Nick Bubb reports from Lowestoft - the final stop before the finish of the Round Britain and Ireland Race 6/7/06

Nick Bubb and Alex Haworth aboard the 30ft trimaran Kenmore make it to Lowestoft despite mainsail problems. They are now preparing for the Shetland Round Britain and Ireland Race final leg to Plymouth. Bubb reports?

I’d hoped to be sitting down writing this report yesterday but light airs stalled our march towards the finish. In the end it could have been a lot worse as we managed to skirt some of the oilier patches and keep Kenmore moving with our large flat gennaker, perfect for the job. As long as we kept some apparent wind we were ok but if we lost concentration and stopped then it would be a painful wait for the next puff.

Anyway, back to the start and probably more importantly the start of the stopover, which was a race in itself…aren’t they all? Many thanks to Ewan and Trina Stirling, they met us as we arrived in Lerwick and kept us fed and watered throughout the 48 hours. I’m sure Ewan won’t mind me saying this but it was really good to meet someone possibly more obsessed with sailing than me. Their whole house was set up to cope with sailing and it was ideal for us, from the large bath to the well stocked workshop in the cellar and then to the cooking of Trina, it was certainly a memorable stopover.

I had a few weeks rest to catch up on but we had a long jobs list so as usual it was all about compromise. The major jobs were some minor repairs to the spreaders to finish and a lot of work on all the halyard exits and sheaves to stop the chafe and protect the halyards.

Aside from this there was the usual checklist to complete and weather forecast to study. We got it all done, although not without having Ewan and Trina down on the boat till midnight the evening before we were leaving. It was fantastic to have Ewan helping finish stitching covers on our halyards and Trina cooking for us at 0100 in the morning once we got back.

I must just take a moment to wish them both the best of luck in all their sailing events this summer (too numerous to list) and congratulate Ewan and the rest of the Shetlands team for winning a place in the National Match Racing Finals in Weymouth. At their qualifier they beat, Nicole Johnson amongst others, who I am sure many of my old university team racing friends will remember was one of the top sailors around never mind females, she certainly had the upper hand against my team! Go Team Sheltand.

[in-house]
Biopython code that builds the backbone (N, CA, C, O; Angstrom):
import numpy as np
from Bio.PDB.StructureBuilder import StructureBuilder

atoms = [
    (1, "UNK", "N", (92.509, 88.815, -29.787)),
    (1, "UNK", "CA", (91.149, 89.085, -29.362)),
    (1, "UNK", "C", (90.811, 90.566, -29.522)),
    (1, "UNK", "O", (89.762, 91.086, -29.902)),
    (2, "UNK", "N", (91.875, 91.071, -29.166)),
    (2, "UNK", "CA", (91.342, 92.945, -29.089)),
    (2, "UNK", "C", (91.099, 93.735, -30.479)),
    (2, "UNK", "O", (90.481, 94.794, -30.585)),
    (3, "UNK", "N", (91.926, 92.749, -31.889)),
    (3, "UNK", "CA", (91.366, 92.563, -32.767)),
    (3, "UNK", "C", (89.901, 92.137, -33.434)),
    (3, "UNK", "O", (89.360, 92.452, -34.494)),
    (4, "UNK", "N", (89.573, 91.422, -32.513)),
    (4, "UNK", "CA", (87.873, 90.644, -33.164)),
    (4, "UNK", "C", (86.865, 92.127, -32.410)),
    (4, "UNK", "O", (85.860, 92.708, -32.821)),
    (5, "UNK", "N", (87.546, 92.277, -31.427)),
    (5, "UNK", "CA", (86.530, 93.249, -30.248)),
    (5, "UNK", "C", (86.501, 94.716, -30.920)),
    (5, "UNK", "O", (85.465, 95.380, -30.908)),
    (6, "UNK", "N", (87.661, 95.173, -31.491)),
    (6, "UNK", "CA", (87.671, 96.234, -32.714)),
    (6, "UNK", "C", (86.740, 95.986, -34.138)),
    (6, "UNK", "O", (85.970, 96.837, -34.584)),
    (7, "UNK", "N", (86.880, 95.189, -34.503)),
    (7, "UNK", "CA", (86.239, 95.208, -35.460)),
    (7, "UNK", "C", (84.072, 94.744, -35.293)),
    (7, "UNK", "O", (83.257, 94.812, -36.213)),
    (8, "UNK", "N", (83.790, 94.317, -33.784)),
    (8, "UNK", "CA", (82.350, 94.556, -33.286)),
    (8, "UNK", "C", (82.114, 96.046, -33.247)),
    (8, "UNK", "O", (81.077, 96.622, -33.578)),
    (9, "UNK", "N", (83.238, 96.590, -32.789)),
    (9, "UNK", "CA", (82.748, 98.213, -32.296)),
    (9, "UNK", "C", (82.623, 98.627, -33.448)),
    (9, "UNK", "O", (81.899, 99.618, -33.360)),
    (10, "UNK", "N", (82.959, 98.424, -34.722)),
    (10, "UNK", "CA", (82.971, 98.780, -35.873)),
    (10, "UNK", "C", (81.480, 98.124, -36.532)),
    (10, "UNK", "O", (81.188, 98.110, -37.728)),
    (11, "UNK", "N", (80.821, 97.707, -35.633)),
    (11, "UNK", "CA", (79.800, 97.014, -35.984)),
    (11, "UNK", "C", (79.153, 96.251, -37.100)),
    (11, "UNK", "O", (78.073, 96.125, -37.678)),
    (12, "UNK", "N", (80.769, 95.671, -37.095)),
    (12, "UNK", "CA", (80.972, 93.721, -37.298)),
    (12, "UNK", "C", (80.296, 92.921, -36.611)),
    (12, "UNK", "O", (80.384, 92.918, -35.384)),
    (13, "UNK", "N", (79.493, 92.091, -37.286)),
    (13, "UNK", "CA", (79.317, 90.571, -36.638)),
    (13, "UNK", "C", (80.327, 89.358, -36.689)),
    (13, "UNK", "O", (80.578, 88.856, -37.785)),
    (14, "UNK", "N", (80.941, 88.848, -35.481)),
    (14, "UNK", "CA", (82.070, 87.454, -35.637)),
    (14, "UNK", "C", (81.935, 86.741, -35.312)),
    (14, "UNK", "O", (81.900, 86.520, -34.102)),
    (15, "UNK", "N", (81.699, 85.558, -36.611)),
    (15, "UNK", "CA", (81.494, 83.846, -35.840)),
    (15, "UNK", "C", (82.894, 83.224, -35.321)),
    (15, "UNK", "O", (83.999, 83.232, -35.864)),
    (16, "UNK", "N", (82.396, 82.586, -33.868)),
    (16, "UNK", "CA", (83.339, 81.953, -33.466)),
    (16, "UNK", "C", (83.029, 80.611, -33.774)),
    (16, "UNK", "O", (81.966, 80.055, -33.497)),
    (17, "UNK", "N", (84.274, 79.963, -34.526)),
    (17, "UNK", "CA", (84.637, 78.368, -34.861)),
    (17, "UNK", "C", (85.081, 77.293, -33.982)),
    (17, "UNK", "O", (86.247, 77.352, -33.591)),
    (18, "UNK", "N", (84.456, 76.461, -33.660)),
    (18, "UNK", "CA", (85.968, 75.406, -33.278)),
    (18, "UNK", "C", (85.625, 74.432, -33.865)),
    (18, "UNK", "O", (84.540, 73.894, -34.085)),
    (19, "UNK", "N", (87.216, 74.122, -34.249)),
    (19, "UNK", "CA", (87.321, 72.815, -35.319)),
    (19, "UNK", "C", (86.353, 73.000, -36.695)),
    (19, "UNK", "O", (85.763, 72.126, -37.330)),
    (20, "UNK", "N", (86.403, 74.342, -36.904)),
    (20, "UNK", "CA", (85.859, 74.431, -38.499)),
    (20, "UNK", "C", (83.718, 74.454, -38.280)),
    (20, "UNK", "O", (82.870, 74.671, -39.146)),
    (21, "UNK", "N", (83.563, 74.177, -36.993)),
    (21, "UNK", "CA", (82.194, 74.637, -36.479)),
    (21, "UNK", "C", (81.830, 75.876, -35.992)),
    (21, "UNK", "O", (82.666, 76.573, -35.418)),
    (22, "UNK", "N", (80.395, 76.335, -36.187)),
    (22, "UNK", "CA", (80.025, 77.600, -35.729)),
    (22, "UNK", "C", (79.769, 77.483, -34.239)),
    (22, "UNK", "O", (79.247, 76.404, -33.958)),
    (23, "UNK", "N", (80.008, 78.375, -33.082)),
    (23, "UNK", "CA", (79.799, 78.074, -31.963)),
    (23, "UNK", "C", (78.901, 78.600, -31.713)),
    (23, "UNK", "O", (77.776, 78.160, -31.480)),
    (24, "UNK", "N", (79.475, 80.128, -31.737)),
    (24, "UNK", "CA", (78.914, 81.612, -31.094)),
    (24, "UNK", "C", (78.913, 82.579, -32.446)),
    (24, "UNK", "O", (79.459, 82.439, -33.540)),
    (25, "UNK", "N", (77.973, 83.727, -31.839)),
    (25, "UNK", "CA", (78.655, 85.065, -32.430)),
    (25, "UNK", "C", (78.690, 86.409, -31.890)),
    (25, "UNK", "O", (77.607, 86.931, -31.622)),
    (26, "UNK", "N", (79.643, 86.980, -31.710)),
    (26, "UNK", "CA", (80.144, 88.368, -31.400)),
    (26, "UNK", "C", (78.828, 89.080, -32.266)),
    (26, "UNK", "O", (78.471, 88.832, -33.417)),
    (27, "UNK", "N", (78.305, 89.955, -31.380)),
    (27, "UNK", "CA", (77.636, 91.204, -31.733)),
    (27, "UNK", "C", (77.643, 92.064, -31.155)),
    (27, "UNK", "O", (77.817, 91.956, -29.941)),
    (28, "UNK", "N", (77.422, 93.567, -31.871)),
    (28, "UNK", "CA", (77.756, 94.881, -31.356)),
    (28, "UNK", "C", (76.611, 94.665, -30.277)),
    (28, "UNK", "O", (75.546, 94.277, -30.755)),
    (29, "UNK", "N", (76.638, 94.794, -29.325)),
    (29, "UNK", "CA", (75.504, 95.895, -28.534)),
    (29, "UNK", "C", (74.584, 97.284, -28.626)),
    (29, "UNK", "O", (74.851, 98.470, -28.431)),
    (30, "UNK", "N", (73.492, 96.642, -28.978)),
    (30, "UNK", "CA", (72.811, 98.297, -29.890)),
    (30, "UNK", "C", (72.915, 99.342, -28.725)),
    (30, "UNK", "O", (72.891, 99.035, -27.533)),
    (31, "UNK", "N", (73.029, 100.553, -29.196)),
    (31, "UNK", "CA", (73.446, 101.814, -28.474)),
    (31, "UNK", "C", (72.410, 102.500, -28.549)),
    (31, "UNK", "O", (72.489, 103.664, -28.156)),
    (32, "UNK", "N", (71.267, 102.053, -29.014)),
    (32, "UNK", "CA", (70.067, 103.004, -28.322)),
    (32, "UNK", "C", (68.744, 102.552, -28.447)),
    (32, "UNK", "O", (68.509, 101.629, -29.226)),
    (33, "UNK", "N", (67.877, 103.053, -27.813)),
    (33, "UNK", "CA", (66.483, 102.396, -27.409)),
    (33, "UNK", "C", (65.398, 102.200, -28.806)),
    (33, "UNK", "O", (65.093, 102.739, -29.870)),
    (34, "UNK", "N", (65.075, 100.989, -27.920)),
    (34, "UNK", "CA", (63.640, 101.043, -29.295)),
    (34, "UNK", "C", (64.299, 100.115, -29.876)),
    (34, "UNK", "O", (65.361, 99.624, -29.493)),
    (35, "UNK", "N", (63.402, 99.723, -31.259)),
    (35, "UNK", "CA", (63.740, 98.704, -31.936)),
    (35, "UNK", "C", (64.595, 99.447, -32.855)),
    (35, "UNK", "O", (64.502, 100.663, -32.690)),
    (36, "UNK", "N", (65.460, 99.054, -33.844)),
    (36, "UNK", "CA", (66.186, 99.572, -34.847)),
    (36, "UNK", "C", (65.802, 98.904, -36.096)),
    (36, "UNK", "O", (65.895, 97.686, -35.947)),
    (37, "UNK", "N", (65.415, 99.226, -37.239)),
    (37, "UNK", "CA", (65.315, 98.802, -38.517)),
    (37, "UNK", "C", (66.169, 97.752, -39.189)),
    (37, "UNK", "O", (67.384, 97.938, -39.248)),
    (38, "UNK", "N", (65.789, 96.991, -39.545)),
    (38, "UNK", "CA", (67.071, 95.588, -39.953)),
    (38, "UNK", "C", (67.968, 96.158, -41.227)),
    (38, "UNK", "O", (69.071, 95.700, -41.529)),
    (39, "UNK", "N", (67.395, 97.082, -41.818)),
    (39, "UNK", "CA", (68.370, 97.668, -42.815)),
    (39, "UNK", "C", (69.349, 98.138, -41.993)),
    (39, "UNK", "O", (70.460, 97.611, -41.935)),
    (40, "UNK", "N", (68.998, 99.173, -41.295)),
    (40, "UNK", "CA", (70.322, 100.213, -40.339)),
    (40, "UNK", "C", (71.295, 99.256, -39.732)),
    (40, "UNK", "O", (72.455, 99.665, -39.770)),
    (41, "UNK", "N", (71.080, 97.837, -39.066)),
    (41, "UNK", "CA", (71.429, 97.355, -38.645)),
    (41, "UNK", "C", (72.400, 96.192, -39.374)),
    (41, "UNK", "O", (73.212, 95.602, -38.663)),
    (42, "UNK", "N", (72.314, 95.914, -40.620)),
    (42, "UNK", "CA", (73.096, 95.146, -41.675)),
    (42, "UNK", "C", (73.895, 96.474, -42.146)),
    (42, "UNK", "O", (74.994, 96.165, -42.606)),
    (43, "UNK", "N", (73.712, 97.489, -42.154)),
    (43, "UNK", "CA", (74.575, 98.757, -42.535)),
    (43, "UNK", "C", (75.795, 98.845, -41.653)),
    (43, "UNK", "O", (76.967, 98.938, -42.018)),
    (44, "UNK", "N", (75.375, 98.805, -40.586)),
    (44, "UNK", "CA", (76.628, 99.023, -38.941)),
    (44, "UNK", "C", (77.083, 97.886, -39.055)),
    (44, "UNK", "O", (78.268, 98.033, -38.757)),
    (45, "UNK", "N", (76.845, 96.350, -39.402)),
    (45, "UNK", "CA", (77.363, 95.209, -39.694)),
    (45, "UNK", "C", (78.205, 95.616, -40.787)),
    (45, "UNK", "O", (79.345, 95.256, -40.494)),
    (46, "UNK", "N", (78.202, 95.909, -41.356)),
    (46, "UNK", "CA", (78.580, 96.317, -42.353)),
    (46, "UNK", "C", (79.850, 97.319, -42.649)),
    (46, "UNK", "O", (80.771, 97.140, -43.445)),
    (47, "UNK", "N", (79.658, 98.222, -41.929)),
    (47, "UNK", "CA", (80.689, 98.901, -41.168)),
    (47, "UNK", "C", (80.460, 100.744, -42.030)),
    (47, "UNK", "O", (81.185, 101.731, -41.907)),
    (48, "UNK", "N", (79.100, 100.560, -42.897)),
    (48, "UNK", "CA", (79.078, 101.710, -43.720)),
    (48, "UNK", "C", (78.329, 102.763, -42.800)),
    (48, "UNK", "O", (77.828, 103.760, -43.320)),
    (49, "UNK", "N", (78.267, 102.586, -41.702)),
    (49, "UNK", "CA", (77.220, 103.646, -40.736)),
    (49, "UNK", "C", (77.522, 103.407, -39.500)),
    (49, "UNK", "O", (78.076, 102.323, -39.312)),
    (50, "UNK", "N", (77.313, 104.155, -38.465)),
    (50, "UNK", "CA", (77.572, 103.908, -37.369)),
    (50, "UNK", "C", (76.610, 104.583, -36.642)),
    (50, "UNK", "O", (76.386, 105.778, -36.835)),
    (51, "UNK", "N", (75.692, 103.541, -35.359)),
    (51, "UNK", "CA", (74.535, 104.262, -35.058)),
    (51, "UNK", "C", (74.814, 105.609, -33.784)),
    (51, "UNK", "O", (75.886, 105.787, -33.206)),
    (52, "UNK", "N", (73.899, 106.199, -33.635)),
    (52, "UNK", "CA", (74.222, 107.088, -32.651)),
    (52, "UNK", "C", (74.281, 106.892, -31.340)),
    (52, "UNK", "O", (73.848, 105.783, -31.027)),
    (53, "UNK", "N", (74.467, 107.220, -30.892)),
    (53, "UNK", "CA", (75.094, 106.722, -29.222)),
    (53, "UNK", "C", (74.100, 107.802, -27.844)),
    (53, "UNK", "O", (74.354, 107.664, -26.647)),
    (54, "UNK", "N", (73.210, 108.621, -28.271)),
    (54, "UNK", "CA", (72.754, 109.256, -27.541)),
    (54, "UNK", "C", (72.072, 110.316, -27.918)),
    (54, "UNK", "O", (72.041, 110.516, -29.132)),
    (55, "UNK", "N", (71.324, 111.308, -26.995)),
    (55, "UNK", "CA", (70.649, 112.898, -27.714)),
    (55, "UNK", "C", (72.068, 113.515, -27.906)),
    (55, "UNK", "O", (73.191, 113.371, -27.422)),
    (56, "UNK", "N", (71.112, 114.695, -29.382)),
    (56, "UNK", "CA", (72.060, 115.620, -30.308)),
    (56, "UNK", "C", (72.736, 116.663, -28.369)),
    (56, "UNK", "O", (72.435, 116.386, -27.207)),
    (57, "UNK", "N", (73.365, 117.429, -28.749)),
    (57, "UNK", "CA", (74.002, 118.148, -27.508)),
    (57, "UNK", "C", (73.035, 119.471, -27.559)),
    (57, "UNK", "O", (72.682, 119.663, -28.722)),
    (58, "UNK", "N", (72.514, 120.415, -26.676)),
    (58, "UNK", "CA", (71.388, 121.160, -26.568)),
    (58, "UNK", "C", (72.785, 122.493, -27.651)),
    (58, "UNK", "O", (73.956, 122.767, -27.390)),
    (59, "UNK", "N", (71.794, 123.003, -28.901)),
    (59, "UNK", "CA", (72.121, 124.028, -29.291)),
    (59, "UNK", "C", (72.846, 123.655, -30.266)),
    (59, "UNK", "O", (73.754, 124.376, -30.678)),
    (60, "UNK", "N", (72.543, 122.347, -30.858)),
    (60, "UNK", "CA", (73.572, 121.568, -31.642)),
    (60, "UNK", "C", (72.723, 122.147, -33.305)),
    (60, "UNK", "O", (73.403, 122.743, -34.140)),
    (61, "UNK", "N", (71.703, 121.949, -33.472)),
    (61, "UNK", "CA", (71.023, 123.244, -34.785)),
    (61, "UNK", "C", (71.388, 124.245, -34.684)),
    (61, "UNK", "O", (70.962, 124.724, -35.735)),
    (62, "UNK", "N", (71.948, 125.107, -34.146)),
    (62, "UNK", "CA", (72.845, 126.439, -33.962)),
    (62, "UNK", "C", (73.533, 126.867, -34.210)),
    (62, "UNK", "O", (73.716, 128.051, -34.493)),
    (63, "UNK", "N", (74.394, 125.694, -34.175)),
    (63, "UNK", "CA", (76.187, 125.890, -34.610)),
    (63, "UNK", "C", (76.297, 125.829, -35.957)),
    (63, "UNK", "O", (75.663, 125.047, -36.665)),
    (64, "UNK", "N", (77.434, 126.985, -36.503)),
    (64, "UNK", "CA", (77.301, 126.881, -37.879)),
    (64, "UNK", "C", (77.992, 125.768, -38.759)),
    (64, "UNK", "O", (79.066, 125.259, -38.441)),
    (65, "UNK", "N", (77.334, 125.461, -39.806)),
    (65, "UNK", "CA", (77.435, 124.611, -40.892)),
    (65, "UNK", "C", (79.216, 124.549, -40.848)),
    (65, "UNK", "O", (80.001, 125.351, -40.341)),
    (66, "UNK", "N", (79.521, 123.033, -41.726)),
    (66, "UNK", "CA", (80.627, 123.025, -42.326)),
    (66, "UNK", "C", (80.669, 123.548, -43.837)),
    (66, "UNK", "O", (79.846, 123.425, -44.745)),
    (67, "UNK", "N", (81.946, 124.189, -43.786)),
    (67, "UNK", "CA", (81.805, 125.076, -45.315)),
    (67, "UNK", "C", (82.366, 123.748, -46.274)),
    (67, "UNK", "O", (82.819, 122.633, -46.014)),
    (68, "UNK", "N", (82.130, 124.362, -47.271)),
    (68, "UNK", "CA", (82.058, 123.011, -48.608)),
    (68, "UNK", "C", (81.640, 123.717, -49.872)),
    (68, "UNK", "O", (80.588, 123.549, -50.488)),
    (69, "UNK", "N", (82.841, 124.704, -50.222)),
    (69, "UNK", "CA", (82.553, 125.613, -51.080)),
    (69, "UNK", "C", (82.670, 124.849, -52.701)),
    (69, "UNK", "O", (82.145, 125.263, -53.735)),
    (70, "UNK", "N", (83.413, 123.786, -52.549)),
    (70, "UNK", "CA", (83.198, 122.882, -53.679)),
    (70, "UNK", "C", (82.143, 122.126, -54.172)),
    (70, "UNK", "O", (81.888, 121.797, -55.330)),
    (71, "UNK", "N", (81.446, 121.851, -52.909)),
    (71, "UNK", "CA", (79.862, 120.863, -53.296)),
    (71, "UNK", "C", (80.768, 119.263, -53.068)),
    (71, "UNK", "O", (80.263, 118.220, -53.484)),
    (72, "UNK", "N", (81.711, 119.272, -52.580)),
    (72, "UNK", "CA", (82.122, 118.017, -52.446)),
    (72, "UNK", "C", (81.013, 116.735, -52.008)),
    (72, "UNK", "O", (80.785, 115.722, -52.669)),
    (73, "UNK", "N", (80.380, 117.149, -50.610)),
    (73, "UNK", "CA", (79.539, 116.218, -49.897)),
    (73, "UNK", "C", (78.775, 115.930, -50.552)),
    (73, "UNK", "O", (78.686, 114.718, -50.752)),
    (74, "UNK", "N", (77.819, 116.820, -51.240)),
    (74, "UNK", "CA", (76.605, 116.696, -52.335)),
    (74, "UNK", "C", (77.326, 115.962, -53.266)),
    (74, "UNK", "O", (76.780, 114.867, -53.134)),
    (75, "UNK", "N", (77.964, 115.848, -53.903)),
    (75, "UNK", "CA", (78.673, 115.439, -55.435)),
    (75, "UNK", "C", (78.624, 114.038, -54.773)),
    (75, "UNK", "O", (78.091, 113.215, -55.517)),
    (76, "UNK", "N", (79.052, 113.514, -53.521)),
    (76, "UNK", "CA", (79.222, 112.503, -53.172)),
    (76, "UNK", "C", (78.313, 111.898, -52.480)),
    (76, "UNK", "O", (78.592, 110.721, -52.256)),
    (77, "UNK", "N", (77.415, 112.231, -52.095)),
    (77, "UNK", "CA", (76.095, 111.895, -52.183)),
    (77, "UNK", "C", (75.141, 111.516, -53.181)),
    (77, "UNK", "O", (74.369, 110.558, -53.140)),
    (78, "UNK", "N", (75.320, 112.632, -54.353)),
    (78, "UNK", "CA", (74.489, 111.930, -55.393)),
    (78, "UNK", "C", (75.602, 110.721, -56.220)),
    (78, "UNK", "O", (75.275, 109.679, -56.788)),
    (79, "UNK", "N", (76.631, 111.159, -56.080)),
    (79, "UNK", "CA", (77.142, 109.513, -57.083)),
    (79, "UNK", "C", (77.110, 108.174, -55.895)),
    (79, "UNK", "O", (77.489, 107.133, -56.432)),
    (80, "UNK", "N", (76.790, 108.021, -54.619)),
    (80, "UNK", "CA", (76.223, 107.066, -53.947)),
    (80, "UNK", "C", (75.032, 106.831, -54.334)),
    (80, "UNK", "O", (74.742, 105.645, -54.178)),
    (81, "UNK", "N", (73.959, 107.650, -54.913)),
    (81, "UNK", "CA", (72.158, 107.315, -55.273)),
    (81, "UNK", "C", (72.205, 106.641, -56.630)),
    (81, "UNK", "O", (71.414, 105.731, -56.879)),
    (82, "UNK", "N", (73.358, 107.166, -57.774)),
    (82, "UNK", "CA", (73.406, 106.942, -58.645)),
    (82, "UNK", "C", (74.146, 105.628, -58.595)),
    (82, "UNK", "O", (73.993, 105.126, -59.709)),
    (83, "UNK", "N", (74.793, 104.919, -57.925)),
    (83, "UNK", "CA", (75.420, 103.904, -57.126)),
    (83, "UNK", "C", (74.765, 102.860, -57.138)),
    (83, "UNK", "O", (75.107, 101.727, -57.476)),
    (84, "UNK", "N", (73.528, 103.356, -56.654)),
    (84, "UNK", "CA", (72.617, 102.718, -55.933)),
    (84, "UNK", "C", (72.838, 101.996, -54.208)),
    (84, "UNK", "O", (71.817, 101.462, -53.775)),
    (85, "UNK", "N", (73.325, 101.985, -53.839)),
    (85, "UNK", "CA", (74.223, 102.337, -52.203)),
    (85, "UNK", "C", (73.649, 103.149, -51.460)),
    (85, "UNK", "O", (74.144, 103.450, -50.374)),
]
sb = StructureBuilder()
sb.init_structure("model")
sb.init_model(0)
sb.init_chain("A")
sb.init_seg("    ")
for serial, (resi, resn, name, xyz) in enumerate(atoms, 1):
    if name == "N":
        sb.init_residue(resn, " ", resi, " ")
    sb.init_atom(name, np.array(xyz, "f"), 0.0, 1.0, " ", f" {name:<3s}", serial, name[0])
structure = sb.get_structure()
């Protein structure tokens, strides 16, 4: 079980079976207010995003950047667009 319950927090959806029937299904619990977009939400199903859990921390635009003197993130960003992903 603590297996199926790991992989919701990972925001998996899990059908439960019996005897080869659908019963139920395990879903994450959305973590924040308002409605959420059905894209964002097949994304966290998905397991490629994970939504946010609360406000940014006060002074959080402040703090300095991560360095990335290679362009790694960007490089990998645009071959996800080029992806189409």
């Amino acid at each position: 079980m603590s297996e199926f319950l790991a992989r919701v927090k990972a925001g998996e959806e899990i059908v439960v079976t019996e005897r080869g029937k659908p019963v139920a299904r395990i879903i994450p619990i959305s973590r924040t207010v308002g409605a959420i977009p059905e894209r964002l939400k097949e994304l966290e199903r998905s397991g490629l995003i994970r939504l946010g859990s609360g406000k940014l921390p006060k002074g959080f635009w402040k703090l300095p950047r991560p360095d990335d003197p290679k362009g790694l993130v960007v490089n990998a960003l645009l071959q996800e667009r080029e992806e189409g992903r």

So back to leg four, bang on track with Clemency’s forecast we had light winds from the south as we started at 0910. This breeze built all day until in the late afternoon we had a steady 30 knots (incredibly our wind instruments survived the dismasting) but painfully it was still from the south.

We ended up with two reefs in the mainsail and two in the solent, with the situation under control we were free to worry about the mast…. In the early evening just when we were settling down (ish) a big rip appeared along a seam on the mainsail. Fortunately it was below the third reef so we quickly took our final reef and decided to worry about it later! It appears to have been some old damage from the dismasting that didn’t quite get sorted. By now the stress of the last few weeks was beginning to take its toll and I was exhausted, with the hatches firmly battened down I took a long rest and left Alex Haworth to see out the storm. He was superb considering he hasn’t sailed the boat much recently and the fairly extreme conditions.

After a good few hours sleep the world was different place, as dawn broke the wind eased and the sun came up, within an hour the wind was almost gone and we re-hoisted the mainsail to dry it and prepare for our repairs. With various ‘plasters’ supplied by Quantum we got onto it and version two was good enough we decided, so pressed on with our race, or as much as you can in 4-6 knots!

The rest of the leg was fairly uneventful, we ghosted south through the North Sea usually about 10 miles offshore with full main and gennaker, the visibility was pretty poor though, so we had to be extremely vigilant throughout with busy shipping in the area.

The final battle was against a foul tide just short of the finish in a dying breeze but we eventually got in just after it turned at 0102. The good news is we re-start with six hours of tide under us. The best news though was that we had overtaken ‘Triple Fantasy’, another 30ft trimaran and are now within striking distance of ‘Palletline’ a 30ft catamaran and several monohulls. Not quite all to play for but still a great challenge in this epic race.